7/17/2009

Is there a market for the Libertarian Party


One of the many new parties challenging in the Norwich North by-election are the Libertarian Party, and they have been in Norwich North pushing their message on the doorsteps of the constituency for the last few days, spending much time in Taverham and Drayton today. The question from my point of view is whether there is actually a market for their message.

The Libertarian Party are all about freedoms, and I can't argue with that. However they differ from the liberal view on freedoms in that they believe in a very much reduced role for government. Now that sounds like an enticing prospect, but their views go much further than simply reducing spending by 5% and axing some QUANGOs and government offices. They believe in deeper spending cuts and effectively reducing the role of the welfare state back to something unrecognisable to all of us.

The question is though whether in these hard times, with more and more unemployed and according to recent surveys, upwards of 40% of people worried about whether they will keep their jobs, people are less open to the Libertarian Party's ideas or whether the mountain of debt this country now had might focus minds more on the fact that harsh spending cuts might be forced on us anyway and, perhaps the Libertarian Party might claim to be the only ones honest enough to make clear that deep cuts are necessary.

Certainly the share the Libertarians get will be small, but I think it will be interesting to see whether their radical ideas do have a market.

Note : I have asked the Libertarian Party if they wish to post a short article to this blog explaining what they want to offer the people of Norwich North. They have indicated that they may do this if they have time. So if I have misrepresented them in any way, they have the opportunity to put me right.

13 comments:

Anonymous said...

"However they differ from the liberal view on freedoms in that they believe in a very much reduced role for government. Now that sounds like an enticing prospect, but their views go much further than simply reducing spending by 5% and axing some QUANGOs and government offices. They believe in deeper spending cuts and effectively reducing the role of the welfare state back to something unrecognisable to all of us."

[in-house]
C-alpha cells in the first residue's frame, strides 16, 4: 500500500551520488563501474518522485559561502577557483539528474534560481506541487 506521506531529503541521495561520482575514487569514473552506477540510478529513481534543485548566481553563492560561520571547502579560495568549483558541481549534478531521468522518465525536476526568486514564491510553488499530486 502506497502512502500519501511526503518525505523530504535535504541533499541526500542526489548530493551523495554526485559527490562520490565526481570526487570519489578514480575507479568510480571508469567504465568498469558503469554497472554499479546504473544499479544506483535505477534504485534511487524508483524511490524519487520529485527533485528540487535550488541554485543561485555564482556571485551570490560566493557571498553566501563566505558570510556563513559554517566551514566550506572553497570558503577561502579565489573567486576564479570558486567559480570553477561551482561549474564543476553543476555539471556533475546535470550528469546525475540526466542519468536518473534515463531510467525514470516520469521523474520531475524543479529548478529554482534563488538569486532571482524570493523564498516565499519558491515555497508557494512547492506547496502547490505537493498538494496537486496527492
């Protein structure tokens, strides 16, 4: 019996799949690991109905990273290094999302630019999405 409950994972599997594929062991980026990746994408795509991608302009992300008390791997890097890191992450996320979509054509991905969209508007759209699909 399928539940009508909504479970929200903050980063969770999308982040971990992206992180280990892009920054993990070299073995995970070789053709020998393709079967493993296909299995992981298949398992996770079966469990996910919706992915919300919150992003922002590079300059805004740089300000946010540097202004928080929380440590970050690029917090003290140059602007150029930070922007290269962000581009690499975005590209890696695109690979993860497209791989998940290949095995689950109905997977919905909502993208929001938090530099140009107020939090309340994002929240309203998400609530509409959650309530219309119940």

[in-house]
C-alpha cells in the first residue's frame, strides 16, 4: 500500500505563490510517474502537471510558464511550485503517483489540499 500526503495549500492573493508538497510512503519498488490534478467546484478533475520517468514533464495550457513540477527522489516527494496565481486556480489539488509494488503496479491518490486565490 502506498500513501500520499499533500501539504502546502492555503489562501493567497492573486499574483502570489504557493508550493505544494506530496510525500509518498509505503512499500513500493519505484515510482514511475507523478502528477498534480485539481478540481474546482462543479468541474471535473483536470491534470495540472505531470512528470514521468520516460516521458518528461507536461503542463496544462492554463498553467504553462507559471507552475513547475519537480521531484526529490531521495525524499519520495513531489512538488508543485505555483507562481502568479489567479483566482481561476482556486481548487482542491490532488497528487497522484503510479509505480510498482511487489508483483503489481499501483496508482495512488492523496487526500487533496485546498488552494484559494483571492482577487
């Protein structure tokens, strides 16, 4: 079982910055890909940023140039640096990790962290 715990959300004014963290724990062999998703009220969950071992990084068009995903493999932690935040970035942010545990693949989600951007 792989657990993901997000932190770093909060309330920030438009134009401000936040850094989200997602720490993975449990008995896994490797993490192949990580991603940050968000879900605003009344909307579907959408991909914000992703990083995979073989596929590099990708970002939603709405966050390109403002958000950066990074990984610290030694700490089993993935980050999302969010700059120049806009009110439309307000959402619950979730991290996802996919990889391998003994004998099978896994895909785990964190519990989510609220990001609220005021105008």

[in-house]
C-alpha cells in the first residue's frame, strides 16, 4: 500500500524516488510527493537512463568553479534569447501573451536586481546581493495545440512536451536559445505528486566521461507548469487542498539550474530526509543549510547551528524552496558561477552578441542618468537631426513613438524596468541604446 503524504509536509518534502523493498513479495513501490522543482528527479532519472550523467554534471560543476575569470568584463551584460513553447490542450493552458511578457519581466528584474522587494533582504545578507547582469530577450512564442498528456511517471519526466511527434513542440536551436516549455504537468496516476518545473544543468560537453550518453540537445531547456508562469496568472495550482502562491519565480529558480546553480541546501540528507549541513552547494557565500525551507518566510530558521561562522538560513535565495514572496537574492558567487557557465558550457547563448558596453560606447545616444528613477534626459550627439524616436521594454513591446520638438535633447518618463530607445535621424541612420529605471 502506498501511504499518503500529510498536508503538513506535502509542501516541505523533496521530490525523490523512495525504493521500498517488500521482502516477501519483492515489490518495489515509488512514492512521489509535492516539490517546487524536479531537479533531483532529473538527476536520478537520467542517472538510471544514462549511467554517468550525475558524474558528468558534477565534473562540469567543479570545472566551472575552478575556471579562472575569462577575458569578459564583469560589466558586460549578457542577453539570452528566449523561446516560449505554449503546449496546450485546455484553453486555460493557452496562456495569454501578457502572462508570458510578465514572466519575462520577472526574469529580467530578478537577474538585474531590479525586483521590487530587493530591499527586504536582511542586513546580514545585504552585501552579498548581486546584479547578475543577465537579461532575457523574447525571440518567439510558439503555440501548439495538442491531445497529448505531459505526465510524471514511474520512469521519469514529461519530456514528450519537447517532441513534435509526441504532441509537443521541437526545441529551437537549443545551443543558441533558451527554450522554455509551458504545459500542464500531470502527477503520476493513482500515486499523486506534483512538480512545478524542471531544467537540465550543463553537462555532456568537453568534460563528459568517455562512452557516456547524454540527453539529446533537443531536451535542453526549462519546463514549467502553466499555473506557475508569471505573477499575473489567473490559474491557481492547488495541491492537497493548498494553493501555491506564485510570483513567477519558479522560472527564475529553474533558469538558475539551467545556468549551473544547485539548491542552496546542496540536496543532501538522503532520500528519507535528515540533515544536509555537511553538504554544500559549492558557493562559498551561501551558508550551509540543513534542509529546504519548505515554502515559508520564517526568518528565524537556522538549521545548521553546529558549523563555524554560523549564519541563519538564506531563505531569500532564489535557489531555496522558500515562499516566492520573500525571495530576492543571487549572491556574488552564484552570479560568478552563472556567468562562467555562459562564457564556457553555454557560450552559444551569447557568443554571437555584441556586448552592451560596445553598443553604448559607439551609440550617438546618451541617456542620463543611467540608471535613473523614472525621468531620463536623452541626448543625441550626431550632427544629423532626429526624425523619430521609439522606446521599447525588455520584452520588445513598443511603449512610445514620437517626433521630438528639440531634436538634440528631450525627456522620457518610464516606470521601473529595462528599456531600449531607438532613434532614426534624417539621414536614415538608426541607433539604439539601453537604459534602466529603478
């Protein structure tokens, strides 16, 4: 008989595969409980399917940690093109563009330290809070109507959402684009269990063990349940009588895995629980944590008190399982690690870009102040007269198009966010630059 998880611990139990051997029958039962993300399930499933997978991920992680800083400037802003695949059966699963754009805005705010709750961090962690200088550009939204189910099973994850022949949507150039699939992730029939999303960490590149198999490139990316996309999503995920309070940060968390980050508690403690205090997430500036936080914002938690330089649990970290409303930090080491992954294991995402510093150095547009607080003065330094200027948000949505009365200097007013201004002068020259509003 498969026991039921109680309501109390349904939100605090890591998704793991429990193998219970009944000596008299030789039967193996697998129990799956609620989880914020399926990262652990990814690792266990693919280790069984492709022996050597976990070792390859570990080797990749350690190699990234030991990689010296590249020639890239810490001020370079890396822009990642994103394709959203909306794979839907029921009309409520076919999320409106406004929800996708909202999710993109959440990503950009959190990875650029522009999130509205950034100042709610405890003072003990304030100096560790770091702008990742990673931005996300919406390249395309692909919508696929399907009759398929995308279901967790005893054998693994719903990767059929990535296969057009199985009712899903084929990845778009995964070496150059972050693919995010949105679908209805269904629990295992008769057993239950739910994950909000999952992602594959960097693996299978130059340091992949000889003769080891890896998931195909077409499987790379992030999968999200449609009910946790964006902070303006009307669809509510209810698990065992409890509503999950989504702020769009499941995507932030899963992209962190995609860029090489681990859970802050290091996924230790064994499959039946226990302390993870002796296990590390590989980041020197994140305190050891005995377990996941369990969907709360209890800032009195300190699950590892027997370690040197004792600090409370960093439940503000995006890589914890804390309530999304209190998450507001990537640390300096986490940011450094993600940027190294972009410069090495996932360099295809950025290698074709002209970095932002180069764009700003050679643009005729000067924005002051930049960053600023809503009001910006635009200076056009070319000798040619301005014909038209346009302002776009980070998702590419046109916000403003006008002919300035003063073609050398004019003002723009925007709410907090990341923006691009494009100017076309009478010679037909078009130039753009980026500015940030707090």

So the difference isn't actually qualitative, but quantitative. Libertarians are just a more radical form of liberals.

Is there a market for them? I guess it depends whether the Liberal Democrats are ready to tolerate libertarians among their ranks, as a part of a liberal coalition, or close them out as too radical. In latter case, there might be space for a small libertarian party, especially if there ever will be proportional representation.

Guthrum said...

We are waiting to see what impact we will have next week and are going to take up your kind offer.

From stomping the streets 'stirring up apathy' as Iain Dale so jadely calls it the message that we can no longer afford or want to have such a massive and intrusive state is hitting home.

Young Thomas has done a sterling job by standing in Norwich North in that a lot of people who have been watching us for nearly two years have decided that the place for a Libertarian is in the LPUK, not trying year in and year out to try and convince the Tories and Lib Dems to be small state pro citizen, pro freedom parties.

We shall see next Thursday the result, whatever happens we are not stopping now !

Andrew Withers LPUK Chairman

Matthew Huntbach said...

Honest? No.

If they were honest, they'd admit e.g. what they are about is abolishing the NHS and making people pay for halth care. Or leaving them to die if they can't afford it. This is what they call "freedom". I.e. lots of freedom if you are rich, the freedom given by the state safety net taken away from you if you are poor.